According to The Times citing research by the Refugee Council, the proposed bill by the UK Home Office to tighten immigration laws would cost taxpayers a very large sum. Thus, just keeping illegal migrants in prison could cost the kingdom ₤412 million annually, or ₤1.65 billion for four years of imprisonment. However, the charity specified that the cost of imprisoning refugees would be five times higher than the cost of keeping them in the asylum support system.

Moreover, according to a poll conducted by the Refugee Council in cooperation with the British Future UK-based think tank, most Britons do not support the bill. Three of the five residents of Albion agree that the asylum system needs improvement. Still, they believe that any reforms should preserve the basic principle of protecting those who need it. Therefore, more than half of those surveyed agreed that every migrant should expect a fair consideration of their asylum application.

In addition to these steps, as The Times reports, London and Paris have agreed to tighten measures to combat illegal immigration amid criticism of British Home Secretary Priti Patel for failing to stop the growing number of migrants. Such an influx of refugees led the British Home Secretary Priti Patel and French Interior Minister Gérald Darmanin to sign an agreement to allocate an additional ₤54 million to combat illegal migration. These funds will be used, among other things, to strengthen beach patrols in northern France and to acquire more advanced technology to detect smugglers. The said document also provides for doubling the number of police officers patrolling the beaches to prevent boats from leaving the French coast, and their number will have to reach 200 people. In addition, drones, radar, and thermal imaging equipment will be put at the disposal of the police.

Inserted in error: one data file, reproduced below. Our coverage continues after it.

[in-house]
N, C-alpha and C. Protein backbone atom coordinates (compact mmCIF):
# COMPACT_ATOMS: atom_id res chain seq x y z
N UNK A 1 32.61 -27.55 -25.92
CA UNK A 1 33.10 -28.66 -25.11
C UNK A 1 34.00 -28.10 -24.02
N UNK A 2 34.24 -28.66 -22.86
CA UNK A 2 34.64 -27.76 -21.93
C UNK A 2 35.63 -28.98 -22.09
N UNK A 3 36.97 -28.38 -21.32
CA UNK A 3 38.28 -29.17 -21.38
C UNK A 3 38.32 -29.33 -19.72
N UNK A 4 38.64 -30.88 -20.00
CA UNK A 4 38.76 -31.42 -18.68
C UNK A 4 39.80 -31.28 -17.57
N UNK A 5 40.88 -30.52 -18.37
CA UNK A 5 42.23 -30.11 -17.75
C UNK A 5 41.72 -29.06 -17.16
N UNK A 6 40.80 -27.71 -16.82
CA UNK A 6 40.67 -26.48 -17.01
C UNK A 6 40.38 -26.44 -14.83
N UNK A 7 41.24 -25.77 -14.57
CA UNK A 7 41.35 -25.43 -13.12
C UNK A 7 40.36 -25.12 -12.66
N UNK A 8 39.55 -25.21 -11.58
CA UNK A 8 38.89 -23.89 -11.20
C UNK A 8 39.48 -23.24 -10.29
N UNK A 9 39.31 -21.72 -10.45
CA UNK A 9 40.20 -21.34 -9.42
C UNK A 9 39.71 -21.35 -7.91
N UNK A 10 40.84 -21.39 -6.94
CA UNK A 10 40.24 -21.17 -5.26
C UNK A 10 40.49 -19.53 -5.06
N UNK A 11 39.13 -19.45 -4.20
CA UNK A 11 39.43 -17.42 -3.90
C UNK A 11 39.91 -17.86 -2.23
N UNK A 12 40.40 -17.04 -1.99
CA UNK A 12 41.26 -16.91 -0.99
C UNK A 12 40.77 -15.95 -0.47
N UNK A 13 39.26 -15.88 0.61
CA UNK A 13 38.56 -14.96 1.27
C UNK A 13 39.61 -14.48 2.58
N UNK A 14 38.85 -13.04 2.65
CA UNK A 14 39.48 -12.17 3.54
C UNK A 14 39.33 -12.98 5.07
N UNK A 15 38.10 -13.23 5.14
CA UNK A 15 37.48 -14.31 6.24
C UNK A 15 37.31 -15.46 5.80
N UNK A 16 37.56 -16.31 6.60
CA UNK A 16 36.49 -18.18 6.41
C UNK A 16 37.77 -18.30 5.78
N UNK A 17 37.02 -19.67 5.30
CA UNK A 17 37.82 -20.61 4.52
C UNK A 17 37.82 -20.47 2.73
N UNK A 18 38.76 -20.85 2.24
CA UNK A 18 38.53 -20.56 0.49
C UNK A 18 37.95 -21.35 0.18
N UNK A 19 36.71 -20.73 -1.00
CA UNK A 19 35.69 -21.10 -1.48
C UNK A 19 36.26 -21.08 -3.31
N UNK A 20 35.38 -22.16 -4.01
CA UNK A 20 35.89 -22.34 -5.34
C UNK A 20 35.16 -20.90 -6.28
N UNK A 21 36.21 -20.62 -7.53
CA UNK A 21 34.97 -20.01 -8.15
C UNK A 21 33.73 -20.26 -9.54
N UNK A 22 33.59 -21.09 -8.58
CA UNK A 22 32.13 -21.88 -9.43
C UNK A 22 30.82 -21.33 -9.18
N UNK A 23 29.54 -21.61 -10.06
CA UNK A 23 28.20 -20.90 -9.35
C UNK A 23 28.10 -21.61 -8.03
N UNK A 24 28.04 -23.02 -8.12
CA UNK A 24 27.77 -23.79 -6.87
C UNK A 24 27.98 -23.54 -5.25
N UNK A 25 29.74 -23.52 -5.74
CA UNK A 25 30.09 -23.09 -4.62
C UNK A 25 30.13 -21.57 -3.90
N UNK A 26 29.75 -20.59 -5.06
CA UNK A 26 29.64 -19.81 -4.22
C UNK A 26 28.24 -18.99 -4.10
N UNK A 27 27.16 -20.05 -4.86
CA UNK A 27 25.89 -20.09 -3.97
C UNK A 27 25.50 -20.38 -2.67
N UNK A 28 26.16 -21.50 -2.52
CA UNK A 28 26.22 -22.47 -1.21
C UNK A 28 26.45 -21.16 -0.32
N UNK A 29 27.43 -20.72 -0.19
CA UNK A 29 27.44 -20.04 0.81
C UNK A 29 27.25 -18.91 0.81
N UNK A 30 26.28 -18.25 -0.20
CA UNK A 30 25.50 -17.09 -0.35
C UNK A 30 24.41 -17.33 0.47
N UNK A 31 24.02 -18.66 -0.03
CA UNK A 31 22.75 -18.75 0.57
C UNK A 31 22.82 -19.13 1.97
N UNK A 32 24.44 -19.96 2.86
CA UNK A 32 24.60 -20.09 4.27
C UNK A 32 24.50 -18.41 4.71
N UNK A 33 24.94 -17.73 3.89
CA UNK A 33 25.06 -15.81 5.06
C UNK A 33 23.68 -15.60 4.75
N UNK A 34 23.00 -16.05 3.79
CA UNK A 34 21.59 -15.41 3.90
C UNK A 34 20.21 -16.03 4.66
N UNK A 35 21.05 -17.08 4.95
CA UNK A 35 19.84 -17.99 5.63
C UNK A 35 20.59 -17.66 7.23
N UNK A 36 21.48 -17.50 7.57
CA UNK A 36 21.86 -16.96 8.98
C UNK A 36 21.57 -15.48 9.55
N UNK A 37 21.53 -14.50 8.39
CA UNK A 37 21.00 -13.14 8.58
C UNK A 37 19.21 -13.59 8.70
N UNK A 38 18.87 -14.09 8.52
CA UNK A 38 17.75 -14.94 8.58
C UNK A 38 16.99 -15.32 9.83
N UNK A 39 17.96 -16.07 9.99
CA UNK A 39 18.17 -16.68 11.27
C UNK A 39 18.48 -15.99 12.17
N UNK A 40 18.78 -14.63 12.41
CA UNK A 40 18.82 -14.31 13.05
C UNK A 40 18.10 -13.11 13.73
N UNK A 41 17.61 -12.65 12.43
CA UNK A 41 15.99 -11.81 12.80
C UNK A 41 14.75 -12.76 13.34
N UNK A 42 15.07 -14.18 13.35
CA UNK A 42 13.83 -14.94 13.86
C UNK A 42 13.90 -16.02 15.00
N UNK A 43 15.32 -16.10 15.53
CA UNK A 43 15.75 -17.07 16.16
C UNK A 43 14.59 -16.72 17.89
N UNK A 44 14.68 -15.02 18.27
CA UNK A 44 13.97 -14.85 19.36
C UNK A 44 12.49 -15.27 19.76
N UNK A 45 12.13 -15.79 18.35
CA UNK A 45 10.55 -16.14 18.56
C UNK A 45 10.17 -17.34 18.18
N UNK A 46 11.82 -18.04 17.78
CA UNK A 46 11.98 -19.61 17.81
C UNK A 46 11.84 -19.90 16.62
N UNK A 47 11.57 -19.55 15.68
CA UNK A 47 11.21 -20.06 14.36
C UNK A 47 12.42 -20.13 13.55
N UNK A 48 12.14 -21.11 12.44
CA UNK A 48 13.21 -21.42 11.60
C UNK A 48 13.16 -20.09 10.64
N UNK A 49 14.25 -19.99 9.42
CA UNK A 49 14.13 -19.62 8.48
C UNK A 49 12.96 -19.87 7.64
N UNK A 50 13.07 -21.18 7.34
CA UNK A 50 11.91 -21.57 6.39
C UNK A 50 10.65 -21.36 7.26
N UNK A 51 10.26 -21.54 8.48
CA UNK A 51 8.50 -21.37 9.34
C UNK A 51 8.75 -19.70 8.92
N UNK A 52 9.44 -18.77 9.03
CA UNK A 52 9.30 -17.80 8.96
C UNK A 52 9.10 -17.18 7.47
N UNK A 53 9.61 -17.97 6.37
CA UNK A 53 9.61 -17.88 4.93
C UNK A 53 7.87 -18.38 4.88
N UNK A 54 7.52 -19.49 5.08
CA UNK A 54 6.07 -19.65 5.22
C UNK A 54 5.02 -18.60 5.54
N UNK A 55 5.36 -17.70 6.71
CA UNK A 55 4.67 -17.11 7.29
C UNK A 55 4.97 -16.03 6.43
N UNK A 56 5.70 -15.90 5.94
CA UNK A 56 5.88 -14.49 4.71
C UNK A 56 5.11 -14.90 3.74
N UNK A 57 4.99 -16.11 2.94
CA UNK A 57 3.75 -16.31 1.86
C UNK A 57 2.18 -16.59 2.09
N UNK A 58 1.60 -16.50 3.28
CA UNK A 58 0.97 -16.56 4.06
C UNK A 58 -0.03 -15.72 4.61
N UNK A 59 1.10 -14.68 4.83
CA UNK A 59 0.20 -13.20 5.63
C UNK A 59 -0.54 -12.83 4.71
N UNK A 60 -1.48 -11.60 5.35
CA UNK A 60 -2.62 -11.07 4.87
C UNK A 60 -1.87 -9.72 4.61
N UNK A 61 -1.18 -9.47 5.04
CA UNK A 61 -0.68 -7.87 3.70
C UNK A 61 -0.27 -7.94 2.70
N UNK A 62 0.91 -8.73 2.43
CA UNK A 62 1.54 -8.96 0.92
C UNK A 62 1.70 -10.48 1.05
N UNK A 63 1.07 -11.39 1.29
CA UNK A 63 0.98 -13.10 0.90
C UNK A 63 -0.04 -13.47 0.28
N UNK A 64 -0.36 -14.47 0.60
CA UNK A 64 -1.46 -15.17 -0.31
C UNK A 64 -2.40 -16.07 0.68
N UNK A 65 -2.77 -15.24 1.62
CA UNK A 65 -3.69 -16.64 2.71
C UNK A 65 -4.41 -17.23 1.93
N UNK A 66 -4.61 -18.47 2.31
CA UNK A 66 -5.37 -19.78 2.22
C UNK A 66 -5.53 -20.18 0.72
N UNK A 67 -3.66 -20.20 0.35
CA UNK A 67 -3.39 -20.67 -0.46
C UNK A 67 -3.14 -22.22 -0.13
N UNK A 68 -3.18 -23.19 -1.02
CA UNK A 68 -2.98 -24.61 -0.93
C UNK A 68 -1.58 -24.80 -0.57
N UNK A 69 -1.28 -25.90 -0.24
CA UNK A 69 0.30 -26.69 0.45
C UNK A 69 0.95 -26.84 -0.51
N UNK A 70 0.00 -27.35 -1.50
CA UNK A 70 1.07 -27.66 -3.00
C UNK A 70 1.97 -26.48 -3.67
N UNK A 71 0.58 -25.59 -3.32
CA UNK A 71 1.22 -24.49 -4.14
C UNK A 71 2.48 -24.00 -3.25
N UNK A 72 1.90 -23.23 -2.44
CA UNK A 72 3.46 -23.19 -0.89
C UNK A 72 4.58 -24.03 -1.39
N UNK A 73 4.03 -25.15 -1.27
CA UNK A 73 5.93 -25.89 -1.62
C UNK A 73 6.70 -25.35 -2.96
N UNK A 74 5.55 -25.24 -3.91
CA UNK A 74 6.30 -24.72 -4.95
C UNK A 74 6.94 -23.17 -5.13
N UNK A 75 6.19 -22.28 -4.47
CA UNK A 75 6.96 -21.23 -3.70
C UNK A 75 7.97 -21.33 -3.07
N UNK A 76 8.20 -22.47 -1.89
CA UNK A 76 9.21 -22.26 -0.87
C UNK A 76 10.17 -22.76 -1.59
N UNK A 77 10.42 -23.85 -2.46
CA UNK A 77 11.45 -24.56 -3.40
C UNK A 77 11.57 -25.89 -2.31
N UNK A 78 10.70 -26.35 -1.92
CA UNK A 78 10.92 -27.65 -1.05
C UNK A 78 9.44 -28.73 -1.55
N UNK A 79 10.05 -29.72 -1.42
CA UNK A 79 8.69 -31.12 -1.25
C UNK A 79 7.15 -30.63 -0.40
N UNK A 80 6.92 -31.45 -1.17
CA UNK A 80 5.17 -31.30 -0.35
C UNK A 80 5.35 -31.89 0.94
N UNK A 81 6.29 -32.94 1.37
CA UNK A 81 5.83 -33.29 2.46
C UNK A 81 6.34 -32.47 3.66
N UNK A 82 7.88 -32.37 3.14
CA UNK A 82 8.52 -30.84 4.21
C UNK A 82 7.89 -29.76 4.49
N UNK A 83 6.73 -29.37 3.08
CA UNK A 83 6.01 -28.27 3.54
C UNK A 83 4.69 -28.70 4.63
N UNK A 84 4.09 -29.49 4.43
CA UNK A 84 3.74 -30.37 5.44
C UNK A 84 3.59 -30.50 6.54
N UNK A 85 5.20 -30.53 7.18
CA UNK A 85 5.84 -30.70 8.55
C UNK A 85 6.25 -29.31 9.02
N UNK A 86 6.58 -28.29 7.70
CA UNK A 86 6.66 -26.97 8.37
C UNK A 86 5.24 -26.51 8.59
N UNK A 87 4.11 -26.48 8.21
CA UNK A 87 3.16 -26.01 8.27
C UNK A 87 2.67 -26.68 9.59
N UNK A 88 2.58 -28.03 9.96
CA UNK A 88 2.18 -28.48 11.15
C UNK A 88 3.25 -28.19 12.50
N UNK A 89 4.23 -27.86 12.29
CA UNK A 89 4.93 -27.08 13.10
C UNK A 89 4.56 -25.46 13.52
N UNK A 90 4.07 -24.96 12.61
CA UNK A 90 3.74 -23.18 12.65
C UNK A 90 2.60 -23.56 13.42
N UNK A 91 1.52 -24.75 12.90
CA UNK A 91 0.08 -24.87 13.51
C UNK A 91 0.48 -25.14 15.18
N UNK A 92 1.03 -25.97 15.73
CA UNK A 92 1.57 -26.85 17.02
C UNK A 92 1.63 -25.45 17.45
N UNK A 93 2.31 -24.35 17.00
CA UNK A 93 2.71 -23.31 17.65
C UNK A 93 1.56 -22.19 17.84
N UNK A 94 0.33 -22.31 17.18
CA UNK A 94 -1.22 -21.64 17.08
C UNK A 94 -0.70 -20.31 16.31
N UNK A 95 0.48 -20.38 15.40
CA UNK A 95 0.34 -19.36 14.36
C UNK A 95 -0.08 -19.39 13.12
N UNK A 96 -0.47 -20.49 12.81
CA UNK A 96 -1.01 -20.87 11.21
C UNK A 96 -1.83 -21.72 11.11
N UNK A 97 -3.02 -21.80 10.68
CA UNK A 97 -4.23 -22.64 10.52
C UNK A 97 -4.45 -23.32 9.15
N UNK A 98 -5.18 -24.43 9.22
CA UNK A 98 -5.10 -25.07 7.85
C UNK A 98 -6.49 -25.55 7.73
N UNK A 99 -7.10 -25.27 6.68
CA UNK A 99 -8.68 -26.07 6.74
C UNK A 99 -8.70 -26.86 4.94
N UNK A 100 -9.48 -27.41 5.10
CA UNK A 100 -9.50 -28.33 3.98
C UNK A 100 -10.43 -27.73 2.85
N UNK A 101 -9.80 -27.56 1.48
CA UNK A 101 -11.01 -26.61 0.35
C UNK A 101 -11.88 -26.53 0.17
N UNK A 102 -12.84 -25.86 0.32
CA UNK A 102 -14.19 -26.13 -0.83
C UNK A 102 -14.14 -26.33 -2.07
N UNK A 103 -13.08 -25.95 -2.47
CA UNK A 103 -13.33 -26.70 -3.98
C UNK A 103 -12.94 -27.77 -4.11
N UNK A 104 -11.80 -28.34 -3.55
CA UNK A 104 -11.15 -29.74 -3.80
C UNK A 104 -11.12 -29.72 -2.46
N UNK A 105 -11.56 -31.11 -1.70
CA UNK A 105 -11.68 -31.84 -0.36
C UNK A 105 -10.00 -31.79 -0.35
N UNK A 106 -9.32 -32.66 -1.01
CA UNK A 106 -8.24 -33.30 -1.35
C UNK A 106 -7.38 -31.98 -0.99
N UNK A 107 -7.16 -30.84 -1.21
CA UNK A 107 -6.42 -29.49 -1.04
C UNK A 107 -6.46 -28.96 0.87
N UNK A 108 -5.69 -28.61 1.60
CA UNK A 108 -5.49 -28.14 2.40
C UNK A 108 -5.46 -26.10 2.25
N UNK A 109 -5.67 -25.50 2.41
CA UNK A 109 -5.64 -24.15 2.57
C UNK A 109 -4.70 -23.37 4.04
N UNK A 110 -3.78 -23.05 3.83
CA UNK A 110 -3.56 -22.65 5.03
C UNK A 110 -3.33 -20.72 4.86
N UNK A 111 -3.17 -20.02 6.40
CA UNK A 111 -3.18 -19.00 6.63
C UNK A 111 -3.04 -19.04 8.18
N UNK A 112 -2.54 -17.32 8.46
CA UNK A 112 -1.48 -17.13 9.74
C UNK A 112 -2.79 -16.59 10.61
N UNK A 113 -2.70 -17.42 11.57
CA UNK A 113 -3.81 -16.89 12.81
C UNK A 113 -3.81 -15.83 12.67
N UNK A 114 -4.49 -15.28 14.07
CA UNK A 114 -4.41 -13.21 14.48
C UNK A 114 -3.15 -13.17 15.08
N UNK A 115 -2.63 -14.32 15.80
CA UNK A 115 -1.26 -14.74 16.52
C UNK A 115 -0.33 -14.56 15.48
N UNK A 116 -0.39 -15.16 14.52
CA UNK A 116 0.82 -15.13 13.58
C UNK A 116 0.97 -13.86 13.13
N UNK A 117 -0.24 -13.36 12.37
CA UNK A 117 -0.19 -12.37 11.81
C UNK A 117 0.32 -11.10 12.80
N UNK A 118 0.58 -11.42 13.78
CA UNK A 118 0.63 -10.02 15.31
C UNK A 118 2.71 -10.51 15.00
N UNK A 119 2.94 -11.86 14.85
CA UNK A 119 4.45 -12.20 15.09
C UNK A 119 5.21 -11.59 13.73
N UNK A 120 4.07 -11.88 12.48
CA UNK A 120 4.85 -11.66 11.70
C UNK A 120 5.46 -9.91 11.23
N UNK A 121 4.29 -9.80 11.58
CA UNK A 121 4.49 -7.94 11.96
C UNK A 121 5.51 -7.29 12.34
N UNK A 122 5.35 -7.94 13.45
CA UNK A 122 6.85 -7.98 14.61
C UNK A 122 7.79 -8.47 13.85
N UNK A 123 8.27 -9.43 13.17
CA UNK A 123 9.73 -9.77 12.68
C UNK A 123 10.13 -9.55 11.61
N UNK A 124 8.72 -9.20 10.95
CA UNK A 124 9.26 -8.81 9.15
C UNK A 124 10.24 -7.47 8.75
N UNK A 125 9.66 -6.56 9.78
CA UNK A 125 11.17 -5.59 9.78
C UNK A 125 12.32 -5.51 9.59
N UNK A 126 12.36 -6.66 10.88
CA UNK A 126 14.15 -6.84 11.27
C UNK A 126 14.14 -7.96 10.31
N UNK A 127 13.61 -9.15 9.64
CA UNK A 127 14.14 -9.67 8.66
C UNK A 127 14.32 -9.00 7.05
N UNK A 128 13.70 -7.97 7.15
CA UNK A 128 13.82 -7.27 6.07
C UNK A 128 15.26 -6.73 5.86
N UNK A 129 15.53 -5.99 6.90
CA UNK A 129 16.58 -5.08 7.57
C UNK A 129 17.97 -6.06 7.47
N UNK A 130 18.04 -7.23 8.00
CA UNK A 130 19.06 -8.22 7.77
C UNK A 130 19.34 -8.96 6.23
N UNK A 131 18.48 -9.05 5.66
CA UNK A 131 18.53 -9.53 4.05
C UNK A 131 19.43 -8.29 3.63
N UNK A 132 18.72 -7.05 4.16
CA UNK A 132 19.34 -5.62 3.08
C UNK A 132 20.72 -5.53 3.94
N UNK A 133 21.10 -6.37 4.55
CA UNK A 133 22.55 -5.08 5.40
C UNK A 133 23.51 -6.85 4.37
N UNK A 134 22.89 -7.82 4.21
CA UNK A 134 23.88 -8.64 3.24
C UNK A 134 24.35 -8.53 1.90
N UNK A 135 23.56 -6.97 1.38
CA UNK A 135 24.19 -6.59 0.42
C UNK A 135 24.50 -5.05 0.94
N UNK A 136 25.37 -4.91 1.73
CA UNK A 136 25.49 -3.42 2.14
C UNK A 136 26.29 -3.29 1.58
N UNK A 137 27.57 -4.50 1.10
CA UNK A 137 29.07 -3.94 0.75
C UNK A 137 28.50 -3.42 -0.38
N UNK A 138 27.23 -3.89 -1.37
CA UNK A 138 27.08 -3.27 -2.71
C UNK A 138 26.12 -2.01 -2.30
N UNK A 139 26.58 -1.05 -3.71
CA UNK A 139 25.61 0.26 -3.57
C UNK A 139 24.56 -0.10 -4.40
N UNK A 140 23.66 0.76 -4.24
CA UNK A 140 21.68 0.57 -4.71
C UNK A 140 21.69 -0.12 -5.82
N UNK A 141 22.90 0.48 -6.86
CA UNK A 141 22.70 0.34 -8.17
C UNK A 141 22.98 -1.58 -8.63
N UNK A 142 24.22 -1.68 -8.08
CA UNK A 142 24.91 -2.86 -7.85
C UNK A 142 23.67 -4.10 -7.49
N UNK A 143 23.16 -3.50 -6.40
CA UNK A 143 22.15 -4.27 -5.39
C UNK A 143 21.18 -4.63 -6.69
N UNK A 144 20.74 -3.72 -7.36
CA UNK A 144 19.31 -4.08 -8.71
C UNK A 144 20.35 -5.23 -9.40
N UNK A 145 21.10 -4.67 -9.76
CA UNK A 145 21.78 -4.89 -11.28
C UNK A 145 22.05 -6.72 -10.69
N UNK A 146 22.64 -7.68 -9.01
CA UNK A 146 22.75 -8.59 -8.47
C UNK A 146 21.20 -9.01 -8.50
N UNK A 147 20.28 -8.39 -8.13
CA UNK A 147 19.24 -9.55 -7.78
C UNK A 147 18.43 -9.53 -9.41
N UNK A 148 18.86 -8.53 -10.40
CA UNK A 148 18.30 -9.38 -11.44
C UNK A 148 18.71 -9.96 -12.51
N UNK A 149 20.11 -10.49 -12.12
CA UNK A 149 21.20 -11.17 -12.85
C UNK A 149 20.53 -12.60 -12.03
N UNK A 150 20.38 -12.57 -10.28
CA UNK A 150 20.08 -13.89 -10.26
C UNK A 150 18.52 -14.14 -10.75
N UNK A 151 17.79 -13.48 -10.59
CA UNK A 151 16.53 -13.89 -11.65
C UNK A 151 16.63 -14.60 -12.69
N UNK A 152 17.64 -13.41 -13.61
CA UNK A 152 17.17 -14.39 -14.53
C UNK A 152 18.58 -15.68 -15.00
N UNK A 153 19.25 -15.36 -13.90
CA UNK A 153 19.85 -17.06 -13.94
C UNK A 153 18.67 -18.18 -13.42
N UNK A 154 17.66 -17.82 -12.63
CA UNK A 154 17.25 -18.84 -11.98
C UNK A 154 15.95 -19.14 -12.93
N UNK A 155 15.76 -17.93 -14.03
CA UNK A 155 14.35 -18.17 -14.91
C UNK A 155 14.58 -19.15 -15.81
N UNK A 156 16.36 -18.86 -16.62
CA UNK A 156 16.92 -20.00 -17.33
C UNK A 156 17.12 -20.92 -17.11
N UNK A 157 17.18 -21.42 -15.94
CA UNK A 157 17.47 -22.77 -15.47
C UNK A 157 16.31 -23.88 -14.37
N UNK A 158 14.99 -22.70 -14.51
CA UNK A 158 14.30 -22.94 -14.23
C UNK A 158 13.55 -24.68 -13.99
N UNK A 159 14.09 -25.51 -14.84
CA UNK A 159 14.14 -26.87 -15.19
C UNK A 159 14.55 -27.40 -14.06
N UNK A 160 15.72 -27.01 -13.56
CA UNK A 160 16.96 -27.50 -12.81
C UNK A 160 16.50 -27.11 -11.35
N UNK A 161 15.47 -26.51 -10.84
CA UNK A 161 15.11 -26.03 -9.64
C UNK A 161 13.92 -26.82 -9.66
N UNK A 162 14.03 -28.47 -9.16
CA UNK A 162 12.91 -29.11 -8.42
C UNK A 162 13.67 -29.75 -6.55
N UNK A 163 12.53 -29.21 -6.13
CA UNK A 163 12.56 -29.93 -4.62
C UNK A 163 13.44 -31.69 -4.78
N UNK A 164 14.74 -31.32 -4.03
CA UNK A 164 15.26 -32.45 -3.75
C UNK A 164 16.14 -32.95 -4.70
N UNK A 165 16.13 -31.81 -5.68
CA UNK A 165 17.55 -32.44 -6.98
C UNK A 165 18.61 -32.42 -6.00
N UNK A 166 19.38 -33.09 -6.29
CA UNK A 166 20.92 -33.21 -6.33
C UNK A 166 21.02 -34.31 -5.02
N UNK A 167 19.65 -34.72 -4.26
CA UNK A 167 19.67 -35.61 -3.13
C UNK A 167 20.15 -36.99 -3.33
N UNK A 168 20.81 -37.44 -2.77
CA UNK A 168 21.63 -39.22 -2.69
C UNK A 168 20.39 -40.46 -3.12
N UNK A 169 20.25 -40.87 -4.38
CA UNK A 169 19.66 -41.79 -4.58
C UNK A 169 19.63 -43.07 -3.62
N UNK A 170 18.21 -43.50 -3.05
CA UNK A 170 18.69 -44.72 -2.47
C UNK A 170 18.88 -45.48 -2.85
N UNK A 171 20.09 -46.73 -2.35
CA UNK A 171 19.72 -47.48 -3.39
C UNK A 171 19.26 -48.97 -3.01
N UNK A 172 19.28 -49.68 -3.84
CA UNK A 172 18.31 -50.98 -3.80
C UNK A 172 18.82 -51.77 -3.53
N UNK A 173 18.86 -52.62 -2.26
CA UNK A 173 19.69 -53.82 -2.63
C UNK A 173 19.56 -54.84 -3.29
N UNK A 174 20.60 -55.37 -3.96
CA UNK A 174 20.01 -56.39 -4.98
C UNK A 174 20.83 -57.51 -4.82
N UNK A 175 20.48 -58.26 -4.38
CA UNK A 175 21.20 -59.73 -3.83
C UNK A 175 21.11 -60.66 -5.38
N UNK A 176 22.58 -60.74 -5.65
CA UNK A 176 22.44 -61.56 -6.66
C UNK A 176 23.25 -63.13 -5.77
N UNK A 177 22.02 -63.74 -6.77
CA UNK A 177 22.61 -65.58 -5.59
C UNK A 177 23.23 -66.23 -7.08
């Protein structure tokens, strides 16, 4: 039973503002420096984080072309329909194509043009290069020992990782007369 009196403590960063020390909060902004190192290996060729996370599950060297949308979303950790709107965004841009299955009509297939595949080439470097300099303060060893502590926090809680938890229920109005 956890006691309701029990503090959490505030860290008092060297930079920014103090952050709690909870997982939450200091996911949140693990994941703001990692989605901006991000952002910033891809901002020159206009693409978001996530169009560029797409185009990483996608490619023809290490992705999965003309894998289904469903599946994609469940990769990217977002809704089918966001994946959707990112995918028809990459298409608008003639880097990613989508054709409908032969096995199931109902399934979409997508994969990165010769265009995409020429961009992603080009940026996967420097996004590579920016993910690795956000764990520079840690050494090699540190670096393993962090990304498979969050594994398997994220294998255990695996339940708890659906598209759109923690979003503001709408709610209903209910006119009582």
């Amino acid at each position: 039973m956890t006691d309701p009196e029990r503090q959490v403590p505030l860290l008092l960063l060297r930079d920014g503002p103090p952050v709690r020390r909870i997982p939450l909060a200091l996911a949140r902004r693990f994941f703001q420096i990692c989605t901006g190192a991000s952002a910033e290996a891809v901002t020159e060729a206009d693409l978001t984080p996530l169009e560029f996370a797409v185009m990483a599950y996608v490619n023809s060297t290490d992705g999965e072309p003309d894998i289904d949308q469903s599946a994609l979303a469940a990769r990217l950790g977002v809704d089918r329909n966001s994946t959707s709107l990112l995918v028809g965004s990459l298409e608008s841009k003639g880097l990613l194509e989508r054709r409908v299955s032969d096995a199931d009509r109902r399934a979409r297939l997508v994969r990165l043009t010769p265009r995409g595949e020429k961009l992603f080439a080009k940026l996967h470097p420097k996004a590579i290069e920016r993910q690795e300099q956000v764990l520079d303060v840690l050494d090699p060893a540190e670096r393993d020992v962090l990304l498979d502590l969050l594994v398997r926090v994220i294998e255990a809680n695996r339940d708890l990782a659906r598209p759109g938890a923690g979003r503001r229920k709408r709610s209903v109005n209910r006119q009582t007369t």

However, residents condemned the agreement in France and Britain, believing that “good money was being thrown away on bad decisions.” This brings to mind an earlier ₤28 million deal with Paris in November to strengthen beach patrols, which failed to prevent an increase in the number of illegal aliens.

At the same time, attention must be drawn to the fact that Britain, through its draft laws, is trying to translate the problem of migration into increased repressive measures on the part of the British authorities instead of addressing the root causes of this migration. And it is well known; they are caused by the aggressive policy of London and Washington to unleash armed conflicts in the Middle East, creating chaos and devastation. People of those countries subject to armed aggression of the West are trying to find refuge from hunger and devastation in Europe and, in particular, in Britain today.

Valery Kulikov, political expert, exclusively for the online magazine “New Eastern Outlook”.